The US and India have agreed to strengthen bilateral security and energy ties. Relations have warmed rapidly between the two nations in recent years over concerns about terrorism and an increasingly assertive China.
US Secretary of State John Kerry joined with his Indian counterpart, Sushma Swaraj, in calling on Islamabad to "deprive any group of sanctuary," referring to the threat posed by Lashkar-e-Taiba, a Kashmiri separatist group based in Pakistan.
"We will not and we cannot make distinctions between good and bad terrorists... Terrorism is terrorism," Kerry said at a press conference on Tuesday alongside Swaraj in New Delhi. He reiterated long-running accusations that Pakistan was "providing safe havens to terror groups."
Both India and Pakistan lay claim to the disputed Himalayan territory of Kashmir, which has long been divided. Tensions there have flared anew since early July, when the Indian army killed a charismatic young separatist leader. Since then, sporadic violence has left another 70 people dead, and a curfew in place across much of the disputed territory.
Need to combat terrorism
They called on Pakistan to also do more to prosecute perpetrators of terror attacks. In particular, India is seeking justice for a 2008 terror attack in Mumbai that killed 172 people, and wounded more than 300.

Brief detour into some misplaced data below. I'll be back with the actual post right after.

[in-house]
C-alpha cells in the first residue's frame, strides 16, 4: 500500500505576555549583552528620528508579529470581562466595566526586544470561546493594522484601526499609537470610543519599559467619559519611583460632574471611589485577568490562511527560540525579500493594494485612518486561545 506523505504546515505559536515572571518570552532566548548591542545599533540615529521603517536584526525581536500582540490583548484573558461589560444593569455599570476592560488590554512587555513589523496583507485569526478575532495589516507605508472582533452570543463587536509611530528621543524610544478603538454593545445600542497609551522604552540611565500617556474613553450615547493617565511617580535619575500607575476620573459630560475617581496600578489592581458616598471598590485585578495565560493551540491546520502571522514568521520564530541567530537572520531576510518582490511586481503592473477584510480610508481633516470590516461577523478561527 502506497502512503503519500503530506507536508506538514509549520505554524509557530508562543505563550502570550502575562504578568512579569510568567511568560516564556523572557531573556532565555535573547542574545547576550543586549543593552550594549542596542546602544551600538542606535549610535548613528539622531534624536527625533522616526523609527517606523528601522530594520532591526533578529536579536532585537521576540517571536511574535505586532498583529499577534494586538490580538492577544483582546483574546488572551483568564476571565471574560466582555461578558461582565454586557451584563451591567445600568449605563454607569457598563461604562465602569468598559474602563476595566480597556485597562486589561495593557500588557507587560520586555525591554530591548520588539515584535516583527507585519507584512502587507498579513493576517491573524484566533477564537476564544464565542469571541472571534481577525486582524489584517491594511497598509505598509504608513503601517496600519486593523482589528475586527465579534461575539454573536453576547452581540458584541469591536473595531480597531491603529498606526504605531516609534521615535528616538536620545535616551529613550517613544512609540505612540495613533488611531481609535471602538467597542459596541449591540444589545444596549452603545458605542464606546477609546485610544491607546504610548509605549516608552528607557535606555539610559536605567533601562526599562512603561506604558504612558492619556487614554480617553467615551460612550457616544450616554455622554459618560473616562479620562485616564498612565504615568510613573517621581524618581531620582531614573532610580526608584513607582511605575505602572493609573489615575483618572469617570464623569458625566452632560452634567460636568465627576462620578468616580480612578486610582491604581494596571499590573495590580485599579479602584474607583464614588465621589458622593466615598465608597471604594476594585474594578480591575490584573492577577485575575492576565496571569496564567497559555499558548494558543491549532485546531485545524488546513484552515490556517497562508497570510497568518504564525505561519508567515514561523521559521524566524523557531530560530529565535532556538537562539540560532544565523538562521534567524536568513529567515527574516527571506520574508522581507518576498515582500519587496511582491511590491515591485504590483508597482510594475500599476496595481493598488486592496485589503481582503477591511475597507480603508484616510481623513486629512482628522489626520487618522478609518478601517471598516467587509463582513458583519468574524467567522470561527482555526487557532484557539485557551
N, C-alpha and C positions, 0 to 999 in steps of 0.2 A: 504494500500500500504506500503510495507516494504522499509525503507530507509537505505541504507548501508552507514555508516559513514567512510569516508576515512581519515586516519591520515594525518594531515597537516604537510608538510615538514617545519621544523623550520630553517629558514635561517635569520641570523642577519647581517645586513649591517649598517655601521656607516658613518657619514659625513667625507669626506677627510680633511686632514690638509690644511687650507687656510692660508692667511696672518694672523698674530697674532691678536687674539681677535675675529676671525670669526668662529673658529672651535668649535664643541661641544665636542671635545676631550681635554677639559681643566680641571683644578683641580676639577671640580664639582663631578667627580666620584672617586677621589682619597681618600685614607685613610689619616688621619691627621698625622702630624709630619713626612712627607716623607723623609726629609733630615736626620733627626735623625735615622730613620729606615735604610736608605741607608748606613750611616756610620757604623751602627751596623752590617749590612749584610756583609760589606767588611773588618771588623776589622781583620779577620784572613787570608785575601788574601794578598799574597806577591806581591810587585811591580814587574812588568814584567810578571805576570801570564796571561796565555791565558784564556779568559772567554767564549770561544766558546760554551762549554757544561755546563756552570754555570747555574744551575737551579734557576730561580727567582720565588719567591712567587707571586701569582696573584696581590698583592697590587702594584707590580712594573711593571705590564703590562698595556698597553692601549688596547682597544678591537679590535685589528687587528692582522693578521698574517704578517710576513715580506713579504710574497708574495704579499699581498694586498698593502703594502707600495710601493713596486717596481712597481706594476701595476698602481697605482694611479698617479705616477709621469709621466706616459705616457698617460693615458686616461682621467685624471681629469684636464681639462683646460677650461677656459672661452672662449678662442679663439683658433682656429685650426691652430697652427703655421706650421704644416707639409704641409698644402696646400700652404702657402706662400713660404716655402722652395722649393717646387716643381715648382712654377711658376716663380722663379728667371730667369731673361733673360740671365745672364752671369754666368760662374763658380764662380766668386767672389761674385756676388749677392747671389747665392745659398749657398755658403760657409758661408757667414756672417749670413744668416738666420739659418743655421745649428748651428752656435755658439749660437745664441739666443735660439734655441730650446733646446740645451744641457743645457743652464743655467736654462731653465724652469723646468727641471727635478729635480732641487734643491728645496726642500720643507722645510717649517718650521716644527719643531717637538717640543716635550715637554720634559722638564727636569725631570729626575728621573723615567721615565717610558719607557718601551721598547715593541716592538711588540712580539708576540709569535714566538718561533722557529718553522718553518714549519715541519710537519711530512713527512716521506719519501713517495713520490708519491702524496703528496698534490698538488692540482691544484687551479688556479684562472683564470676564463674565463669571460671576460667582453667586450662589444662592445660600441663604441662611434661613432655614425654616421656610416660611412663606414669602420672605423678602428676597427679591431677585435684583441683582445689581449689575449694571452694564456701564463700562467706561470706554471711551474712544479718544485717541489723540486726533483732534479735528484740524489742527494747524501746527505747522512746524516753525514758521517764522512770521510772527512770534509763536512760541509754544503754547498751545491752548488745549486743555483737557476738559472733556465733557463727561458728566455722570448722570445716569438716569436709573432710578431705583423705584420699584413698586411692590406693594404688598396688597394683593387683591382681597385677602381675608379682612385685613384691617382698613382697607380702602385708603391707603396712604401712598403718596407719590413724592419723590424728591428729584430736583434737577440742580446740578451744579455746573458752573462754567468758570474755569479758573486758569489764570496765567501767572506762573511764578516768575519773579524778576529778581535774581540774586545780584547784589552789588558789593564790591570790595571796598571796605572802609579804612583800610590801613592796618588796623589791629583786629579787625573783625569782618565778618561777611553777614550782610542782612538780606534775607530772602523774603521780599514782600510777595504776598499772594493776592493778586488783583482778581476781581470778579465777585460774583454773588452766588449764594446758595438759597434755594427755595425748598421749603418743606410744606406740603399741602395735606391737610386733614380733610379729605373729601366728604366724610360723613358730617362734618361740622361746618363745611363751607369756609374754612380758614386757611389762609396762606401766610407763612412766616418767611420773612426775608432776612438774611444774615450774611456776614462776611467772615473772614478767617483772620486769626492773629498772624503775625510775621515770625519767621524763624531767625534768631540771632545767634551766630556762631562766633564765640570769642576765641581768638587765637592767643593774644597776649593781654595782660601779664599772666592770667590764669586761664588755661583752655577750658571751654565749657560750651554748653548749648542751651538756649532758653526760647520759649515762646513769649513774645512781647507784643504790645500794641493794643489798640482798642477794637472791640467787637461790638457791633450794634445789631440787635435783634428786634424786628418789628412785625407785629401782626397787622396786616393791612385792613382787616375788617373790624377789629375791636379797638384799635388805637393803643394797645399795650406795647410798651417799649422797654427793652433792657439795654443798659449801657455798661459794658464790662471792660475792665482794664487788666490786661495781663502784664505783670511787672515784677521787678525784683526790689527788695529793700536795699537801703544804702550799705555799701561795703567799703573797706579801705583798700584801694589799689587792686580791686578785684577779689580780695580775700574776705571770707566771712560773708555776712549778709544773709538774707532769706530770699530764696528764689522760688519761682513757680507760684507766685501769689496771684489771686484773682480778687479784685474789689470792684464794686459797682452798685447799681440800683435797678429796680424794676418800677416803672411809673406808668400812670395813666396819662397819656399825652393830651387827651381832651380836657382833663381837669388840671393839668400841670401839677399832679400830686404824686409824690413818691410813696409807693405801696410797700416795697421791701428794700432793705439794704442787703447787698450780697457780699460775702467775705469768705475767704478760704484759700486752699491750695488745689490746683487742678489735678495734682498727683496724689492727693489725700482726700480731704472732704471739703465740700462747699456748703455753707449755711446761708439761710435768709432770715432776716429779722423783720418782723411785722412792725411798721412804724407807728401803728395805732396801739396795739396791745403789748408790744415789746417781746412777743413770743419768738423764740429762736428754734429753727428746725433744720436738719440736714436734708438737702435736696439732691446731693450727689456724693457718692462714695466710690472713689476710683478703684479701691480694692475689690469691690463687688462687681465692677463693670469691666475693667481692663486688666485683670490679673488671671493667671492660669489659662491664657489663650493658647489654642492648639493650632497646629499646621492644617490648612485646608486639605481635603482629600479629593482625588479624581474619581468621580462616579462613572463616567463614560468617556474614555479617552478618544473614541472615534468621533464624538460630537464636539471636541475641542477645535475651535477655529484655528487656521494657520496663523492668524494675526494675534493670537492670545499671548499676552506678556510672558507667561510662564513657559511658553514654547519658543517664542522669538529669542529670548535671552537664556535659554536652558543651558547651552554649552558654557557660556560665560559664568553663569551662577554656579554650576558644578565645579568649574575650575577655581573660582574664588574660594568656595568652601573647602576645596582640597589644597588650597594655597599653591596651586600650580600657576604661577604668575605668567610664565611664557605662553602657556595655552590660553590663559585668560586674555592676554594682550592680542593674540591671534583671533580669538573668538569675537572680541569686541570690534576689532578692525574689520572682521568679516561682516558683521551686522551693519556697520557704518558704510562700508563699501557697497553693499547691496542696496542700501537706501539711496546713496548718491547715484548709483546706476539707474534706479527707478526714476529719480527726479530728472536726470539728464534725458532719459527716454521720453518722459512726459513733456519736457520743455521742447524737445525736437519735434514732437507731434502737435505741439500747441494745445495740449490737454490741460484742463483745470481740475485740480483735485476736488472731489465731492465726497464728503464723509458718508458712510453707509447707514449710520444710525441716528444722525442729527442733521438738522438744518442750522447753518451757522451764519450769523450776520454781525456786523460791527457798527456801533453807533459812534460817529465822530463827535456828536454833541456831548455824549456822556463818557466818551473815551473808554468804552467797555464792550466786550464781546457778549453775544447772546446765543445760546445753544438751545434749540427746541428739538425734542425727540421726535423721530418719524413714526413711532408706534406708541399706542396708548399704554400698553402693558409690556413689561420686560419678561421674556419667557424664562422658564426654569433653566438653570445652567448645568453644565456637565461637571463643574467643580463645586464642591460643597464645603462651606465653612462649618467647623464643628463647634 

India blames Pakistani-based groups for that attack and others, including one earlier this year on an Indian Air Force base.
Swaraj reiterated that, "Pakistan should stop providing safe havens to terror groups."
The two allies also agreed to step up cooperation on intelligence.
"We agree on additional measures to strengthen our counterterrorism," said Swaraj. "We will intensify intelligence sharing."
The US government has "had conversations with all members of the region frankly, about efforts they need to take against terrorism which comes out of their country," Kerry said, adding that he had personally raised the issue with Pakistan's Prime Minister Nawaz Sharif.
Kerry announced plans to renew trilateral talks involving the US, India and Afghanistan - putting further pressure on Pakistan to rein in terrorists operating from their territory. Afghanistan, like India, has long complained that Pakistan is a launching pad for terror attacks against neighboring countries.
Kerry's two-day visit began just hours after the two countries signed a deal in Washington that opens access to each other's military bases for repairs and resupplies. US Defense Secretary Ashton Carter said the agreement would make joint operations between their militaries logistically easier and more efficient.
Relations between the US and India have warmed rapidly in recent years, driven not only by a shared desire to tamp down terrorism but, perhaps, by an even stronger desire to act as a counterweight to an increasingly assertive China.
bik/kms (AFP, AP, Reuters)